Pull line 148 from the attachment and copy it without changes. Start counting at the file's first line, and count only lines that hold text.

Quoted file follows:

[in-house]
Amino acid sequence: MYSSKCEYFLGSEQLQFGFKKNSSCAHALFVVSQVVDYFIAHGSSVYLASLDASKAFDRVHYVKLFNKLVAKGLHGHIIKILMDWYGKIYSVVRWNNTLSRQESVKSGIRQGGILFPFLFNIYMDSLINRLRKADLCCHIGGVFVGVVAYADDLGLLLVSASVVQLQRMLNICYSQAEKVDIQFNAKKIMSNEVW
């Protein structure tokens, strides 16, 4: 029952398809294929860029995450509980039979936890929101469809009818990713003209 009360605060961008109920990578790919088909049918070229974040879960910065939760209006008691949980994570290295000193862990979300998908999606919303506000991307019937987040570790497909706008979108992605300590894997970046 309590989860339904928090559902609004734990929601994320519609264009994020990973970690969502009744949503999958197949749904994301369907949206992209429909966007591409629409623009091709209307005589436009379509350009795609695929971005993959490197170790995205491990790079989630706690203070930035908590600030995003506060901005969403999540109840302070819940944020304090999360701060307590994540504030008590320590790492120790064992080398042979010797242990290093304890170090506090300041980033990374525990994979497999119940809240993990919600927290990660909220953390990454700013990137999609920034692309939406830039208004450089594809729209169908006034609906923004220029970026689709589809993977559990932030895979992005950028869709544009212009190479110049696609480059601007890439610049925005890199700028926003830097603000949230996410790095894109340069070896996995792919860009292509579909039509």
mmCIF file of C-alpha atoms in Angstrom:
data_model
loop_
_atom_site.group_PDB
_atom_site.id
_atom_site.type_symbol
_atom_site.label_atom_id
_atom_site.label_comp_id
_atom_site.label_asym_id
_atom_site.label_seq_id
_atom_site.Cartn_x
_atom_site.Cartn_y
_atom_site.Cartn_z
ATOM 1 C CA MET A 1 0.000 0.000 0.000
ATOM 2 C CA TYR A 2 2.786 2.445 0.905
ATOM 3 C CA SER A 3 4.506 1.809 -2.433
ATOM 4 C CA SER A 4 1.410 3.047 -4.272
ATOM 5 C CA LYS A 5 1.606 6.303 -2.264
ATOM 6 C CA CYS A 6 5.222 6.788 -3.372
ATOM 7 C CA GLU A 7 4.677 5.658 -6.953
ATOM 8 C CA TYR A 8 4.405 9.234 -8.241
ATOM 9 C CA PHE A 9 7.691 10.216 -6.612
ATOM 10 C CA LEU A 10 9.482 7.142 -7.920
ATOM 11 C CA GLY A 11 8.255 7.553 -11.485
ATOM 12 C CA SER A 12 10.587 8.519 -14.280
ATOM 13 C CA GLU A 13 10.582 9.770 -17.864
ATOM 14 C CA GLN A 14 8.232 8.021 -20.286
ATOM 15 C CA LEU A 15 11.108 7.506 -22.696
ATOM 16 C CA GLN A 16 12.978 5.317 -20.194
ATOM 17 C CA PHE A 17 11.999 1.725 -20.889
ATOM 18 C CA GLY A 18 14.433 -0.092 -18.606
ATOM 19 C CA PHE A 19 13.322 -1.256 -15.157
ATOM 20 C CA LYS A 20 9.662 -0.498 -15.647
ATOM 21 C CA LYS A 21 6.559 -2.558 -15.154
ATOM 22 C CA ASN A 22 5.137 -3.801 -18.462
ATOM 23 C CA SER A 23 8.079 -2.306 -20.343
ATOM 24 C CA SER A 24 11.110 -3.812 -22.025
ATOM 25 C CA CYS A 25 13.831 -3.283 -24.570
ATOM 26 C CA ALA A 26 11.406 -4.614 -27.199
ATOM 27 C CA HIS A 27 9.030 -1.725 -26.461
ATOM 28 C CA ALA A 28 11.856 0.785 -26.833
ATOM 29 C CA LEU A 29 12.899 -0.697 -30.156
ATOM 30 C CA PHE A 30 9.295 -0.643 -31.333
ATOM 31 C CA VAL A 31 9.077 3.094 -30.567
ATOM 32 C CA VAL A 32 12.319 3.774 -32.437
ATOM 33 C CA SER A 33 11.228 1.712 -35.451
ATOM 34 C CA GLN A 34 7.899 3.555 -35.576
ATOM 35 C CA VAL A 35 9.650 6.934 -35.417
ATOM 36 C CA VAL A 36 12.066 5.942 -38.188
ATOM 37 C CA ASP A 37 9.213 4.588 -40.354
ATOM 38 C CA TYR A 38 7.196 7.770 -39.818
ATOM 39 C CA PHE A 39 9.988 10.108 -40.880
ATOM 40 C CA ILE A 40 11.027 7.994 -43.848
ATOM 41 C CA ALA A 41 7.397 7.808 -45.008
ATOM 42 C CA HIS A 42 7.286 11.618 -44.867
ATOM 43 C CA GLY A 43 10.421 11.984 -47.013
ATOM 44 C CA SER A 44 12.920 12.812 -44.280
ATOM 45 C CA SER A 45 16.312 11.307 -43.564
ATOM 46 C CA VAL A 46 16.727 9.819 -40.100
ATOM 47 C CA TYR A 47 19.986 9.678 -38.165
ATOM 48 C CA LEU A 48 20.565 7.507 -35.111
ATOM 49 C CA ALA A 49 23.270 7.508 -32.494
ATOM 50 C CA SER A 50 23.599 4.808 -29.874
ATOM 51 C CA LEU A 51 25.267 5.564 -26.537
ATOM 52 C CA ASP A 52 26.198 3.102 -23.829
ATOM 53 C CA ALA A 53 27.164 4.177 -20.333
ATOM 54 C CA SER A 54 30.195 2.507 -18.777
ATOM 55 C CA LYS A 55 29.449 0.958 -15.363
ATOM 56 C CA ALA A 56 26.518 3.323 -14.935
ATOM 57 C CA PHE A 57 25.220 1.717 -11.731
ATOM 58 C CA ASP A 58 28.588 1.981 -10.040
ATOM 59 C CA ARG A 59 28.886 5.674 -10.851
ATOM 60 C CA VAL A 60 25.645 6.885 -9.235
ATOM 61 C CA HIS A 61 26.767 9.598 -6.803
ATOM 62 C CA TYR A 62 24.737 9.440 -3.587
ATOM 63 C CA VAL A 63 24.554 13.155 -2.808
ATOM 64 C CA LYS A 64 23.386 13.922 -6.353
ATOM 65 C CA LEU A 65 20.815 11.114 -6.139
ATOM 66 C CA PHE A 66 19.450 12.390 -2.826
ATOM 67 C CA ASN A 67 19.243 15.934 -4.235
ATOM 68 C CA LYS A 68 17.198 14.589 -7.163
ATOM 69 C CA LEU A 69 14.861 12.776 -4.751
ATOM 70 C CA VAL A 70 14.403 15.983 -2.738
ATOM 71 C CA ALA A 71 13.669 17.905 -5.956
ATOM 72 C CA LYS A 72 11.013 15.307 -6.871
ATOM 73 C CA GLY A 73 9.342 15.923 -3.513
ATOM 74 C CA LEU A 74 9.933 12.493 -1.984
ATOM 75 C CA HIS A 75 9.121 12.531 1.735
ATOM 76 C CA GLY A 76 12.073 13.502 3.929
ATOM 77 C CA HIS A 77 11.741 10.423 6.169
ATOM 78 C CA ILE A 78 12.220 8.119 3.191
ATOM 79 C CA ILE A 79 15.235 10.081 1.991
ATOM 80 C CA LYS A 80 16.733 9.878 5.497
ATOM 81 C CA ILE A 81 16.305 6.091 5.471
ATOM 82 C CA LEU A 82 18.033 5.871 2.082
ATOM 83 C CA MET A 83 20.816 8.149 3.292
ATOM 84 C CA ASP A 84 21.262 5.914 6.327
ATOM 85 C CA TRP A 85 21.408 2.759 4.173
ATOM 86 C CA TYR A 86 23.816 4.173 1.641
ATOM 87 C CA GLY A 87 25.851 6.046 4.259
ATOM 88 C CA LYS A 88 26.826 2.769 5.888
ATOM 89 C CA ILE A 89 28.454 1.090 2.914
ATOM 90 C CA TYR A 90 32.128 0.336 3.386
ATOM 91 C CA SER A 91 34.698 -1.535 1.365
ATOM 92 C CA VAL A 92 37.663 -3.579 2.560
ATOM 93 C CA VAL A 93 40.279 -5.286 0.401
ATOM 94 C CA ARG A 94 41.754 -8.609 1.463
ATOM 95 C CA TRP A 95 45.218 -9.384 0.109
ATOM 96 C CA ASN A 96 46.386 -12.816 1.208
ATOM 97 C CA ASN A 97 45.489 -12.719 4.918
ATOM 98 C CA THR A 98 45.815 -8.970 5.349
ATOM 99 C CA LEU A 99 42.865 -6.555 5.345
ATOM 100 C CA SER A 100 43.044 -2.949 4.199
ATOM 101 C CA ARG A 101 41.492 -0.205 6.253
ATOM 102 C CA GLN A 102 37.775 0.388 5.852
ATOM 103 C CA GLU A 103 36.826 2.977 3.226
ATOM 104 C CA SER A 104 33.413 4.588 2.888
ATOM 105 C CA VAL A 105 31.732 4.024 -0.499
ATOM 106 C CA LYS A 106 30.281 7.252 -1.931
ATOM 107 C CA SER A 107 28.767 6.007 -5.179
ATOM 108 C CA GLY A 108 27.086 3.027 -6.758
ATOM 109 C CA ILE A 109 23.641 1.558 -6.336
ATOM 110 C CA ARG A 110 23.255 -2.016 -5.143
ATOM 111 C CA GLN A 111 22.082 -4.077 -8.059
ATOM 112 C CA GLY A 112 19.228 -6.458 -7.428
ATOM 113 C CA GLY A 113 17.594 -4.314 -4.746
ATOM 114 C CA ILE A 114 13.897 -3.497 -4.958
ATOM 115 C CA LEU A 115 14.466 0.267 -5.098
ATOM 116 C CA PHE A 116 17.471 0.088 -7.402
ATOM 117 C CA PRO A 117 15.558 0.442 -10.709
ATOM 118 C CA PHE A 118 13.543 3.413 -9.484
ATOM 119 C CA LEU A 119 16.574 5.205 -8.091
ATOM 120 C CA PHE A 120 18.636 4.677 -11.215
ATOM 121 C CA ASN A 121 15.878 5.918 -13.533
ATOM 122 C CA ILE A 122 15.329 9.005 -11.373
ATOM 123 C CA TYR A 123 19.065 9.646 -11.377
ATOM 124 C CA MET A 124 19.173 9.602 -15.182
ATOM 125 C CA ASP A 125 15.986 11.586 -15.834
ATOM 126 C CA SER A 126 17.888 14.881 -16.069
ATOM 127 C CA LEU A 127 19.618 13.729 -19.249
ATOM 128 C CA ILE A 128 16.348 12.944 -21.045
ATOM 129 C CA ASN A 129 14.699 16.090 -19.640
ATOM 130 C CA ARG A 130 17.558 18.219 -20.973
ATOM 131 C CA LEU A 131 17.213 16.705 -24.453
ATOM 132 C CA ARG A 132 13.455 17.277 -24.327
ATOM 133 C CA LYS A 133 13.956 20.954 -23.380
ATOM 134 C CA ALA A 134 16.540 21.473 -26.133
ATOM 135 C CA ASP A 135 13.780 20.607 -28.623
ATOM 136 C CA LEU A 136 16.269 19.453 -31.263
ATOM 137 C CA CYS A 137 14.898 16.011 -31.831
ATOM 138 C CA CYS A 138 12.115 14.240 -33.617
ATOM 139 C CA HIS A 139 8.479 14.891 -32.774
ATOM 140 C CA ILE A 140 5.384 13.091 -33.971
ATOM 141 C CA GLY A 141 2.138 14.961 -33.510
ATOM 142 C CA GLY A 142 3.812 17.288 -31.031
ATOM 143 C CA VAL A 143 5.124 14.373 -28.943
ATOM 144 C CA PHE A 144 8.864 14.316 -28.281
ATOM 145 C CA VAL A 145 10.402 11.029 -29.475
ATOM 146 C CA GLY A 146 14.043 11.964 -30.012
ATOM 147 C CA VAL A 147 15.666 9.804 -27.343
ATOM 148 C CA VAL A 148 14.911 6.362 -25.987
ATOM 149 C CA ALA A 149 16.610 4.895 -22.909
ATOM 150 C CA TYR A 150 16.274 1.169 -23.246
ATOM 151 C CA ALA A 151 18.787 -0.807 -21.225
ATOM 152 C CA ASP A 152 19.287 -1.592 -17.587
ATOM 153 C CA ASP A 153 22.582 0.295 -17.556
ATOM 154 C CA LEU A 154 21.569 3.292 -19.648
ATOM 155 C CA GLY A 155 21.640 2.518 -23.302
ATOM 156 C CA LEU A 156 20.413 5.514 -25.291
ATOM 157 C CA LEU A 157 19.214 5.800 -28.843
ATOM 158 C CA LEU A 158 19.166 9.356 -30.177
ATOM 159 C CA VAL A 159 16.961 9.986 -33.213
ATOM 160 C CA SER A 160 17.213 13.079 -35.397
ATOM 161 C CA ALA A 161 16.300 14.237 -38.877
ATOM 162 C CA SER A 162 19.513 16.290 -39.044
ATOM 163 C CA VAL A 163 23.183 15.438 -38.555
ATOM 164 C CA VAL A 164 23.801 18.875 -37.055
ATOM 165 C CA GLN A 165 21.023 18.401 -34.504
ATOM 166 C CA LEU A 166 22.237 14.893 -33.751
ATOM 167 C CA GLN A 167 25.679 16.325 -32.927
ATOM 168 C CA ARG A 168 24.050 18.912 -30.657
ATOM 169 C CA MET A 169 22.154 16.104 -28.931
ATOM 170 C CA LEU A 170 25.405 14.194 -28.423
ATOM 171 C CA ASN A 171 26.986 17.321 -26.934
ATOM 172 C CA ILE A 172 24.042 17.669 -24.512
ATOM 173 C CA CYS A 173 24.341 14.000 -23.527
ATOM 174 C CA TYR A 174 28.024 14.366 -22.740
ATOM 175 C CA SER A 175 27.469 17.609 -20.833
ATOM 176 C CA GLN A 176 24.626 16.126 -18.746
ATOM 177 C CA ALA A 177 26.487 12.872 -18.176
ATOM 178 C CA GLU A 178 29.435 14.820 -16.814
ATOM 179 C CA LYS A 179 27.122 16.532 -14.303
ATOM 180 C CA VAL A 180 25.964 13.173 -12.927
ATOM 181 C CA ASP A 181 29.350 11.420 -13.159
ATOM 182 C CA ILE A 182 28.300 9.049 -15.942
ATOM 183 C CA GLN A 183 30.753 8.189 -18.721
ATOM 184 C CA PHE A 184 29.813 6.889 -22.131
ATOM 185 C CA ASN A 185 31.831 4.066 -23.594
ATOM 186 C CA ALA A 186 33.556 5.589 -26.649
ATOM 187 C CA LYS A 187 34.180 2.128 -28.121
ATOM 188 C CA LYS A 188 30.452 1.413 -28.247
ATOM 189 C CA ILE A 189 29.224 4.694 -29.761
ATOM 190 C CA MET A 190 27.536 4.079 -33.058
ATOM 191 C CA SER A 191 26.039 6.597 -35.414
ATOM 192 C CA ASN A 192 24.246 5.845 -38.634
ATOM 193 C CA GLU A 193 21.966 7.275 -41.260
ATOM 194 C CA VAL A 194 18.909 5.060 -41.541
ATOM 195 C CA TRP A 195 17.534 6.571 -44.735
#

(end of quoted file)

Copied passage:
ATOM 132 C CA ARG A 132 13.455 17.277 -24.327